Allen Stanford Performs Another Trick

Chidem Kurdas

A lot of conmen are magicians, says John Tonsick, a forensic accountant and founder of Fraud Solutions. Yesterday in a Texas courtroom Robert Allen Stanford certainly tried to pull off another trick —his last chance before he was sentenced to 110 years for a $7-billion-plus fraud.

Mr. Stanford, who has maintained his innocence all along, argued that he ran not a scheme but a real investment business that functioned like a fine car, with “synergies” between its component parts.

Well, let’s look at this picture. One big component turned out to be a “loan” he took from the proceeds from the sale of products he called certificates of deposit. The “loan” of $1.6 billion to $2 billion – estimates vary – financed Stanford’s other businesses, almost all of them failures, and his absurd personal spending that ranged from two yachts to a fake castle. Before he was arrested in June 2009,  he said in an interview on CNBC that he did not take personal loans but rather invested that money through the venture capital arm of his company and other entities.

There’s the little problem that the CDs were advertised as backed by extremely low risk and liquid  portfolios of stocks and bonds; nobody said anything about venture capital to the customers. Then there is the fact that when subpoenaed to answer questions about the investments, Stanford instead sent off his employee, Laura Pendergest-Holt, a young woman who held the title of chief investment officer but in fact was more like a cheerleader for the sales people who pitched the supposed CDs. If Stanford personally invested those billions of dollars, why didn’t he explain it after being subpoenaed to do so?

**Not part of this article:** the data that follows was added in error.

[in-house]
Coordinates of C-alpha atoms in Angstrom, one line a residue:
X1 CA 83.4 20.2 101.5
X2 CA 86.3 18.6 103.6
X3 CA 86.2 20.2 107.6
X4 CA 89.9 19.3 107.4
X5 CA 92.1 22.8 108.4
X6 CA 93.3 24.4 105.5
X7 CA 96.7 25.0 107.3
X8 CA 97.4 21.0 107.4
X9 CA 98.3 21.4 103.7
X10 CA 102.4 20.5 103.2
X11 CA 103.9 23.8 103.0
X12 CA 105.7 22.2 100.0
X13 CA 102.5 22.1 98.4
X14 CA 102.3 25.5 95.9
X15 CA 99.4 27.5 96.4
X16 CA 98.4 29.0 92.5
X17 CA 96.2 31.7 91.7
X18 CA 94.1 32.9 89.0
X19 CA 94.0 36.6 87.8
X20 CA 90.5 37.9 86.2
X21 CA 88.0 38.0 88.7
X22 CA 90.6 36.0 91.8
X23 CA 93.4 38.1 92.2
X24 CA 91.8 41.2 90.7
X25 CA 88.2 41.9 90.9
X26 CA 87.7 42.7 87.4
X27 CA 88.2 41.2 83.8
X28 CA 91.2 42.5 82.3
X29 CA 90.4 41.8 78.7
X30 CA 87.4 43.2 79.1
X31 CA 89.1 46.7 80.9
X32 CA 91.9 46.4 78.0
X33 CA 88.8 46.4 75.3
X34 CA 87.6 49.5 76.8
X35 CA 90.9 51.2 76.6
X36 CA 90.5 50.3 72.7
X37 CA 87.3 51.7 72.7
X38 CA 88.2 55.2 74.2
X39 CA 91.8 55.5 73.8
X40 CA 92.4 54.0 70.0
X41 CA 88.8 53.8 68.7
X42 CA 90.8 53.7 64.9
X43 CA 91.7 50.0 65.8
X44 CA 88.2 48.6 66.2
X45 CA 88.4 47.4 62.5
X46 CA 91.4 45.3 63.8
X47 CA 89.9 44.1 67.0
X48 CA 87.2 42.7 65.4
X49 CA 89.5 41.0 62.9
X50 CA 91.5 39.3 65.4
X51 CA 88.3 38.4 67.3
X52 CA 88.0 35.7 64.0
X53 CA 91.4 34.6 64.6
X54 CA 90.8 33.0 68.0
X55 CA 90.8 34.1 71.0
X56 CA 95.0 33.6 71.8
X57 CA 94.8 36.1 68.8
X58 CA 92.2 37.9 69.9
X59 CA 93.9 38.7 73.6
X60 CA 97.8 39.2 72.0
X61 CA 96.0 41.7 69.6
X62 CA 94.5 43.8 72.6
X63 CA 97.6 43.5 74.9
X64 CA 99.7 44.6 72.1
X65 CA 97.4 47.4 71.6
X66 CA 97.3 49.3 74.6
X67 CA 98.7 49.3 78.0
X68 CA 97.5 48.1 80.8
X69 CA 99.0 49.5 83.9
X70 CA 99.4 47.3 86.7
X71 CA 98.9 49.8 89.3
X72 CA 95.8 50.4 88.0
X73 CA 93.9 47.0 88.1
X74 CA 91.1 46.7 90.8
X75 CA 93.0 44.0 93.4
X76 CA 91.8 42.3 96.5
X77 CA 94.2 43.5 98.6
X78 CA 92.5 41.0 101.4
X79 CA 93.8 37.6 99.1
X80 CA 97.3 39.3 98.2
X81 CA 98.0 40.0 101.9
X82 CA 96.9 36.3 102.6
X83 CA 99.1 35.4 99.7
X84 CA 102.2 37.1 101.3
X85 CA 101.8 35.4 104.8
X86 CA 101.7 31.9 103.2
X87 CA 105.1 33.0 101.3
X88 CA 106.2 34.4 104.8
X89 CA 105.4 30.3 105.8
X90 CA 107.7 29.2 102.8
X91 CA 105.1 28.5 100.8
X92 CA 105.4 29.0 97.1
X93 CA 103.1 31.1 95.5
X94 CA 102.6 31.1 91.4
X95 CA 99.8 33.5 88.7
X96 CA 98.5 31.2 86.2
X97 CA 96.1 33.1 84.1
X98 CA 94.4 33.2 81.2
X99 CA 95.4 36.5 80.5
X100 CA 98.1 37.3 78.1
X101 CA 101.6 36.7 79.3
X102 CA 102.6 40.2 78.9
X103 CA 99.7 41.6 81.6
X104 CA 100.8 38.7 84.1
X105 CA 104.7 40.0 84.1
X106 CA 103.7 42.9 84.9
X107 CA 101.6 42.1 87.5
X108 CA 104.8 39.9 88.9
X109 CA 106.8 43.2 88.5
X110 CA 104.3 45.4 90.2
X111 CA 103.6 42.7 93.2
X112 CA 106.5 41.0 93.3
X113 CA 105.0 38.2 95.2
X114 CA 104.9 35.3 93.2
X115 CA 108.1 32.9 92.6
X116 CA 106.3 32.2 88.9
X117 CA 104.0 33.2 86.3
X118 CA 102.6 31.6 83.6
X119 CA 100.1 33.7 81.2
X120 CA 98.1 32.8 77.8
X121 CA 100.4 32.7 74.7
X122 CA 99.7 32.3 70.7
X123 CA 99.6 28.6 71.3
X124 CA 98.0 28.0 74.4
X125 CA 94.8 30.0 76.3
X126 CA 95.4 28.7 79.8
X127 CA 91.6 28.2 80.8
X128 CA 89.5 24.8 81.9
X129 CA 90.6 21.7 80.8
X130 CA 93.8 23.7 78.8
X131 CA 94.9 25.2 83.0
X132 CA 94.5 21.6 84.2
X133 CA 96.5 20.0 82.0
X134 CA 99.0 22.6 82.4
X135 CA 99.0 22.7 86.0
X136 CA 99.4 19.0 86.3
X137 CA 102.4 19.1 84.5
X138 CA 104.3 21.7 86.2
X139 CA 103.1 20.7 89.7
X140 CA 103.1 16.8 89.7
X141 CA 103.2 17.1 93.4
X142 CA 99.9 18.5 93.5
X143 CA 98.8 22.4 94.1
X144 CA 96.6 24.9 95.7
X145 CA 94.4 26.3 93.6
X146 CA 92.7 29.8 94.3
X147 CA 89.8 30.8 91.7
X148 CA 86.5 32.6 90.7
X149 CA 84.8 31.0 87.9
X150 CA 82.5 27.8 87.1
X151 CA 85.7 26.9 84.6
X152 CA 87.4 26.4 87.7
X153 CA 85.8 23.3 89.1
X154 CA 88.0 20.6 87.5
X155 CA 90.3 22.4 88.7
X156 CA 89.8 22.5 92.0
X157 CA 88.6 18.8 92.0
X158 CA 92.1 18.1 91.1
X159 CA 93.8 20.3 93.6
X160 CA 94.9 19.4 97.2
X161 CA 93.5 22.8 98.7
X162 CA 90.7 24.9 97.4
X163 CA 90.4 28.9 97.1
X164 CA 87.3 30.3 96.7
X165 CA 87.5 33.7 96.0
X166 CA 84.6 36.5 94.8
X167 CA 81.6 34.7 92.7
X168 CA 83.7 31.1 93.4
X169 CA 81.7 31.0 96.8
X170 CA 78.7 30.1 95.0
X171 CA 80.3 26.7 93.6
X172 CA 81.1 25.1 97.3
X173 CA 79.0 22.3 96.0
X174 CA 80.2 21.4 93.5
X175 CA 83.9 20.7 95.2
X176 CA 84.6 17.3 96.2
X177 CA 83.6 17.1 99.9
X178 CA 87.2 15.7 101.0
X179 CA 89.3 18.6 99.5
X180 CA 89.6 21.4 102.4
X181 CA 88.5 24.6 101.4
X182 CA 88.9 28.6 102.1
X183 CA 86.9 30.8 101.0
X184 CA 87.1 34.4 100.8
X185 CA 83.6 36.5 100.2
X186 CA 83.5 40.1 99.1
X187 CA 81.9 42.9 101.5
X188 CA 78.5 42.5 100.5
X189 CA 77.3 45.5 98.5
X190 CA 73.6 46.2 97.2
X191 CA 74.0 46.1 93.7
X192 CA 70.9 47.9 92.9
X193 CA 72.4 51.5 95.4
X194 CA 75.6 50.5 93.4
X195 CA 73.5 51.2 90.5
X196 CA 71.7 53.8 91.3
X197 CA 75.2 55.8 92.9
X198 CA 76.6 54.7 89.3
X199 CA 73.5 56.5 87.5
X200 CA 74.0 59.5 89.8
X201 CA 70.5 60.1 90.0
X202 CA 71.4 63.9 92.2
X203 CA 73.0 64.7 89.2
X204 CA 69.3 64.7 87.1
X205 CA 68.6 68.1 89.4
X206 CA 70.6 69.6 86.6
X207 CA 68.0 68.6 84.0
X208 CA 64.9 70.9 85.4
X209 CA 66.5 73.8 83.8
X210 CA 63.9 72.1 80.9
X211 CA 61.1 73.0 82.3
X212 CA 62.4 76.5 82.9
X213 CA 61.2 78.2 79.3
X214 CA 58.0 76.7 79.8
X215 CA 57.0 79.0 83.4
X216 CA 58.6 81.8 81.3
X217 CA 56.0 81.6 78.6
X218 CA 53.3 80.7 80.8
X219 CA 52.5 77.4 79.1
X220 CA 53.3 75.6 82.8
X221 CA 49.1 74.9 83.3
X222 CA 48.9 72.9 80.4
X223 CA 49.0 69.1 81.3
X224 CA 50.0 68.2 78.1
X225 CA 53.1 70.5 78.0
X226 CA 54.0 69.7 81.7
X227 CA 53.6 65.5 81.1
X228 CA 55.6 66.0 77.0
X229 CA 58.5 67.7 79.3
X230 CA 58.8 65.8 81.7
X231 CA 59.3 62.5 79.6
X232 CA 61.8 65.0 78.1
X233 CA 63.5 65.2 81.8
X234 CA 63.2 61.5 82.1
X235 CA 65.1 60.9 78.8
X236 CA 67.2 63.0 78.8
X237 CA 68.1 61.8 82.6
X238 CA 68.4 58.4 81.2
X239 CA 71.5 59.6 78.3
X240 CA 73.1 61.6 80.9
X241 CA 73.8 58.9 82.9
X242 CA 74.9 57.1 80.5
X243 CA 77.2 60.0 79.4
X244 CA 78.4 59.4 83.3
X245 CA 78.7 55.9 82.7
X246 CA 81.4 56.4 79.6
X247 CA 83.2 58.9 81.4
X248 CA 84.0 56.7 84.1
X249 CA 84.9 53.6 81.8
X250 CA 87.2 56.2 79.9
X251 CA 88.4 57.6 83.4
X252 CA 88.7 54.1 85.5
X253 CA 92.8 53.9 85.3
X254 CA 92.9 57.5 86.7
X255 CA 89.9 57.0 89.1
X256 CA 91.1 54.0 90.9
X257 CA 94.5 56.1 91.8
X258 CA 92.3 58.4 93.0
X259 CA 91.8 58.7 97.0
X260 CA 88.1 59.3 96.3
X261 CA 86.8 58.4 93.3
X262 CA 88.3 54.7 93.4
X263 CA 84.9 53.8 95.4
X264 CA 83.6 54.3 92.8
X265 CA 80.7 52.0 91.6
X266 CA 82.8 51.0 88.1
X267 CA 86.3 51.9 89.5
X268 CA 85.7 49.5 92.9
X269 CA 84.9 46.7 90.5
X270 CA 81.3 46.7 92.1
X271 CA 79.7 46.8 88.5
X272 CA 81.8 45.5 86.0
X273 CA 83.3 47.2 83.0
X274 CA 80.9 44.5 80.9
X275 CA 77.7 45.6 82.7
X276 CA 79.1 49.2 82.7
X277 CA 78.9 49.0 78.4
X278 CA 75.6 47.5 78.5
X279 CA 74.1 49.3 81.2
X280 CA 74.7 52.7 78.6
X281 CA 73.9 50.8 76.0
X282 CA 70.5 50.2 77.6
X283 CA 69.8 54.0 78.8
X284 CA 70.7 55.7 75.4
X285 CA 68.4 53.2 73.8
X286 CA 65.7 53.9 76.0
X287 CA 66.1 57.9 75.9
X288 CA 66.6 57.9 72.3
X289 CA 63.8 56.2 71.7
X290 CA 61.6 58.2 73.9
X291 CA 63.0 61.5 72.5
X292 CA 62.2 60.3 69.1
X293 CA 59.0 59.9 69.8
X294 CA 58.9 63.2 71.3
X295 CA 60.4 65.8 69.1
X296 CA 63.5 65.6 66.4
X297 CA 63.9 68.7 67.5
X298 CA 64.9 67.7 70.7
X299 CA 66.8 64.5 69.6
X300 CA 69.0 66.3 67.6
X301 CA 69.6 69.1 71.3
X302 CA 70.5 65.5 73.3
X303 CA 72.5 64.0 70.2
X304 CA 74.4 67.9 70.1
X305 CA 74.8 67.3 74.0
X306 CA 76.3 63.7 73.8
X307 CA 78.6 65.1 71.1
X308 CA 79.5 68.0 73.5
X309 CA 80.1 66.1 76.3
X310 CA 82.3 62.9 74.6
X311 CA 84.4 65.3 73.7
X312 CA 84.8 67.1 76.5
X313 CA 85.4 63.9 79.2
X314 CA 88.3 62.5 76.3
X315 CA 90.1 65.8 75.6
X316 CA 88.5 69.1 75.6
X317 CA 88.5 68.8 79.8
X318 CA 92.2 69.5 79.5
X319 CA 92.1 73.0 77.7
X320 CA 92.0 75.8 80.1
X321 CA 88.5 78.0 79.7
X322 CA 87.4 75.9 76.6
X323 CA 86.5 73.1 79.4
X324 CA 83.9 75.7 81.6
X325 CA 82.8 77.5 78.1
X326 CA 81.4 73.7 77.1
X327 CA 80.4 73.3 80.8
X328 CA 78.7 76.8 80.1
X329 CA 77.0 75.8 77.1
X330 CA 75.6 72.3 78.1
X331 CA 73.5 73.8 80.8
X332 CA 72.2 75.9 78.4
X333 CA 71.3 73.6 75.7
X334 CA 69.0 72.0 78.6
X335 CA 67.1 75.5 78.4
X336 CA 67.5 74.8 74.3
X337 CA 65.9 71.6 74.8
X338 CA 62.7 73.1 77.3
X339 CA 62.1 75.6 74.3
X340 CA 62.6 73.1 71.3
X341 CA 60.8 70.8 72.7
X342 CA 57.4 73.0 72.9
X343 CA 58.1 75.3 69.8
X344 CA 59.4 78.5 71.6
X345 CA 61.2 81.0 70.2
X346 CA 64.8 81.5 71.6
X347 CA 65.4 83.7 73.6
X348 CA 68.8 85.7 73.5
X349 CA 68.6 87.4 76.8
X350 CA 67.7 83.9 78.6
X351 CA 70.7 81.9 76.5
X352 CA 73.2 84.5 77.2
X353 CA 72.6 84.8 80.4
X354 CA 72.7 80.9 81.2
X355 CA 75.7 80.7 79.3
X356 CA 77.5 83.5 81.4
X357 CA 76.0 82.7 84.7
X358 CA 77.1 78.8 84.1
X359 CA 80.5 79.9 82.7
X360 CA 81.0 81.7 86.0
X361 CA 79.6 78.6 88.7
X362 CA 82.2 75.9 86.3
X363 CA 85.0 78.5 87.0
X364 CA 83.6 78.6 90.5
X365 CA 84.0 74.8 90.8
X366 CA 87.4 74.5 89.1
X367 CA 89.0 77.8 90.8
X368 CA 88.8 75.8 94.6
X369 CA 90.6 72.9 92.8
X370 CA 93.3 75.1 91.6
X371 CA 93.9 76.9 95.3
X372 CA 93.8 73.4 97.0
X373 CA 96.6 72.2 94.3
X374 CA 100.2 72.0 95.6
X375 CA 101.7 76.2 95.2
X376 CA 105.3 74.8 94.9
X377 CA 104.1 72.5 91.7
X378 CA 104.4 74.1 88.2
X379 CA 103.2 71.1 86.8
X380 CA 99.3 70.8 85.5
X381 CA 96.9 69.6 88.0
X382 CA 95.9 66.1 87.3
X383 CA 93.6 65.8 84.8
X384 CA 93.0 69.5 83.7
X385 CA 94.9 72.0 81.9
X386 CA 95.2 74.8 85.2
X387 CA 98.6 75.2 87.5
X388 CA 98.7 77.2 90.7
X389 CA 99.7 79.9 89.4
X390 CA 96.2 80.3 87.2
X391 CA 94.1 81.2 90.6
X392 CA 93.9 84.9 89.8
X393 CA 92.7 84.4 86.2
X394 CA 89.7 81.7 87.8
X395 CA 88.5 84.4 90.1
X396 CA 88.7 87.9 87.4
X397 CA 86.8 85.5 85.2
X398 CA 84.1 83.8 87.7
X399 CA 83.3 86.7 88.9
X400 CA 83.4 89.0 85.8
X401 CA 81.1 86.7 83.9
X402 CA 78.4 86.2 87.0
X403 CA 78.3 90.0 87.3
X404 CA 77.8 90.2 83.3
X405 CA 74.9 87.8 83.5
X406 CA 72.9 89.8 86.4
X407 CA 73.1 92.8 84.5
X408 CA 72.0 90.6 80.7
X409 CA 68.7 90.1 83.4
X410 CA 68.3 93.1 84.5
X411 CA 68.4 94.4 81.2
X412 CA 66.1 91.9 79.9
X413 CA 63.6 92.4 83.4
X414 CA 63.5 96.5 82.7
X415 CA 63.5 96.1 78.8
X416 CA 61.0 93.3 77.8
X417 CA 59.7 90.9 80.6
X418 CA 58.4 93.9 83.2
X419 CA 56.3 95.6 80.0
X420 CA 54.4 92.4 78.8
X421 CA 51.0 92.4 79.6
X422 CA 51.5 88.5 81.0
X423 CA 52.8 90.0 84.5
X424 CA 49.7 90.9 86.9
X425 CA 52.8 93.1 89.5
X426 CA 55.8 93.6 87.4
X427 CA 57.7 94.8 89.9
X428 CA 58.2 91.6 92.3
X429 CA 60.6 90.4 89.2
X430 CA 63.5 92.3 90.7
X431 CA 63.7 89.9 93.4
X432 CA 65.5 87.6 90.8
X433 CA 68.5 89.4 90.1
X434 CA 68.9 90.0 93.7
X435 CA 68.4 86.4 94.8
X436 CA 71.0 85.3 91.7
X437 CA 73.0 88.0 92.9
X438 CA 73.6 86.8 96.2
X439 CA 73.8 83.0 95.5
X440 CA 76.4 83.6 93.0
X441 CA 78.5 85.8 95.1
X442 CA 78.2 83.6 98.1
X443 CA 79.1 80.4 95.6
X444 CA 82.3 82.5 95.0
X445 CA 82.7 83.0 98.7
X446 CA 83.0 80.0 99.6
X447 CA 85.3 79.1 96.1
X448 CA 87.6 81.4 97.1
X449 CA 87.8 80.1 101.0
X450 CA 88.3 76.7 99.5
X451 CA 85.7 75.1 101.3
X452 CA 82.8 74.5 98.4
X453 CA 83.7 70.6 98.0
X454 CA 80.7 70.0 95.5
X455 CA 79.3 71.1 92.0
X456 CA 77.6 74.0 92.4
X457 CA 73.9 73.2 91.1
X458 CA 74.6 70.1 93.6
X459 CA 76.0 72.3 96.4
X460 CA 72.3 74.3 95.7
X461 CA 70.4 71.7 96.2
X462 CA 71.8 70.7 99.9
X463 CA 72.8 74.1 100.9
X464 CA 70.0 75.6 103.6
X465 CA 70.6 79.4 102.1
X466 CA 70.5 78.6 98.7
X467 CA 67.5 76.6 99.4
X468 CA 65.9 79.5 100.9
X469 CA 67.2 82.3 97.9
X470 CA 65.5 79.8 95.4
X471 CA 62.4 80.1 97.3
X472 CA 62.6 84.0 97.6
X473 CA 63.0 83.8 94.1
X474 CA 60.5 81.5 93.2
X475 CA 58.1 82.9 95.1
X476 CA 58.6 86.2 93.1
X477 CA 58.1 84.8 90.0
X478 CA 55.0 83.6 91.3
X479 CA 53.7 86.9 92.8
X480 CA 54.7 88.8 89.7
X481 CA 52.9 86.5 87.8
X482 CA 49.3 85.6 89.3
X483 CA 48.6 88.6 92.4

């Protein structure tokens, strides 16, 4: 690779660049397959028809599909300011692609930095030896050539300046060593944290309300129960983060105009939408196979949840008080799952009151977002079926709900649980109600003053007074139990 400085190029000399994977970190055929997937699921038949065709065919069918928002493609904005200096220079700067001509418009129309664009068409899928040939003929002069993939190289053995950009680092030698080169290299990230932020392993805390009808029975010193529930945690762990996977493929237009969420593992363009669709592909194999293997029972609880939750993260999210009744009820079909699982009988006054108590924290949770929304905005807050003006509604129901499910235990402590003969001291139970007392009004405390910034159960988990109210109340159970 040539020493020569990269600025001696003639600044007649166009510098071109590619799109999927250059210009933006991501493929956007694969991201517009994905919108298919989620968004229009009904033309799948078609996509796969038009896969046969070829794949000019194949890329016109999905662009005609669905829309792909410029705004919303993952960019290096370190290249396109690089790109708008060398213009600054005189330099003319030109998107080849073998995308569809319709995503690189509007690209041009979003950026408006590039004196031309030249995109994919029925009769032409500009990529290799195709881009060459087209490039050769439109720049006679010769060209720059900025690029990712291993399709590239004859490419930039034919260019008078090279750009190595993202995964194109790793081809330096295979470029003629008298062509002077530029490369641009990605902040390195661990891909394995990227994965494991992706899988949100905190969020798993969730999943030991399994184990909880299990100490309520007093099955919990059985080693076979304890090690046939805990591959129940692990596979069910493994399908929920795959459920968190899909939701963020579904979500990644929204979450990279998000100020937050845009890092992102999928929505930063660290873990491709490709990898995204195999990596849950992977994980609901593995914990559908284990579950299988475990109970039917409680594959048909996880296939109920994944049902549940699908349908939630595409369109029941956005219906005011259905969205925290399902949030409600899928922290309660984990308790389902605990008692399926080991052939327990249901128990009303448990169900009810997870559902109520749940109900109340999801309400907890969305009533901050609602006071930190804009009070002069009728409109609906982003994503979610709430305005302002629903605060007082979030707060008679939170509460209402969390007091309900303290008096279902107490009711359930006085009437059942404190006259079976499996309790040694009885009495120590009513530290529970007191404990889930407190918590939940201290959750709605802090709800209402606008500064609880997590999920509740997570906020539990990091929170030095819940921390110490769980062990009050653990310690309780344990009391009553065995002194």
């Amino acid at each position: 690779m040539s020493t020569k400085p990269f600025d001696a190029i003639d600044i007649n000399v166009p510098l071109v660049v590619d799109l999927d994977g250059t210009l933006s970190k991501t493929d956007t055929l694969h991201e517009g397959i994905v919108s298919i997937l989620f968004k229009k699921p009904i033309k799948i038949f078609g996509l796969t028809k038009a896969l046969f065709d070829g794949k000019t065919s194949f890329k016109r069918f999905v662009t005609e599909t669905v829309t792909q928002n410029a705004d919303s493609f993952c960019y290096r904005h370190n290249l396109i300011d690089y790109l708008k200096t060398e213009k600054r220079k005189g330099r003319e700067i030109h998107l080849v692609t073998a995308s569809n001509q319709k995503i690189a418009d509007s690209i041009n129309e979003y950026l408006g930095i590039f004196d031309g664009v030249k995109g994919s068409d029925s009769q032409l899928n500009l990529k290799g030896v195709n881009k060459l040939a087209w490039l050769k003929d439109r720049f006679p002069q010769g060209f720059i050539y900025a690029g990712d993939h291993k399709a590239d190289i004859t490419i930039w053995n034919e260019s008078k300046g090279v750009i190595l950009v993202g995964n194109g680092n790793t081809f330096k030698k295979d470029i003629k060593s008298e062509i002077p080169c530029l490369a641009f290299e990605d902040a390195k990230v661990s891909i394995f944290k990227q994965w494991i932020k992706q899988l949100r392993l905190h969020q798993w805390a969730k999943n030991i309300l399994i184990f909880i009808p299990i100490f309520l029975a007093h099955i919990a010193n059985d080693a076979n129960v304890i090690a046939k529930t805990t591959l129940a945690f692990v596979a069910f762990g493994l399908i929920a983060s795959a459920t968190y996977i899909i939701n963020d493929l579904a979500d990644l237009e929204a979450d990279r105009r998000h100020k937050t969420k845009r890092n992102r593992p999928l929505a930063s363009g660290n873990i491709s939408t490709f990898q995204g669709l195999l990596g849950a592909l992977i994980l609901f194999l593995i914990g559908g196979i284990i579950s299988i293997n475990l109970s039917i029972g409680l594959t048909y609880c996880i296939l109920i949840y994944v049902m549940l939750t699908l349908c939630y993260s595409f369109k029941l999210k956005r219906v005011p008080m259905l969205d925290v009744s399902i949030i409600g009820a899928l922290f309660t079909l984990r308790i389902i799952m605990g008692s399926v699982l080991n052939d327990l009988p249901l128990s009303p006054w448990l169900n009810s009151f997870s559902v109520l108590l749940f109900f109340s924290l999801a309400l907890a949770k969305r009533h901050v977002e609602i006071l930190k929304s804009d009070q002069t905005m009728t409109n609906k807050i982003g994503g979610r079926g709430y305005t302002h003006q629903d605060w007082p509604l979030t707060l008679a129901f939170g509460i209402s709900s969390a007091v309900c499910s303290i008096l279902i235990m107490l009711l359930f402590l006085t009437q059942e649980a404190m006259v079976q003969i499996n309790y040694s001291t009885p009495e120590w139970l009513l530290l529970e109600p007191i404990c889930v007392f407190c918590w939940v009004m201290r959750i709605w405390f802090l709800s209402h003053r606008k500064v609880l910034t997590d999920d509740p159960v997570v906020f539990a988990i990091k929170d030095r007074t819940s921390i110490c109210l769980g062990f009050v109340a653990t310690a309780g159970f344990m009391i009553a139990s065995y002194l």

Perchance he did not want to be the one lying under oath about the portfolio. Pendergest-Holt faces a criminal obstruction of justice charge in addition to fraud charges. Not that an additional charge would make a real difference for Stanford at this stage, but he had hopes of working his magic to make his legal troubles go away. Judging from his performance at the sentencing, he still does.

Fraudsters are very skilled and adapt to changes, says Mr. Tonsick, who was speaking at a conference organized by the New York State Society of CPAs.

Mr. Stanford said he will appeal. We will probably hear more about his fine investments, which somehow evaporated, leaving pennies to the dollar for the victims. He blames the government, Wall Street banks, his former buddy and colleague who testified against him—anybody but himself.

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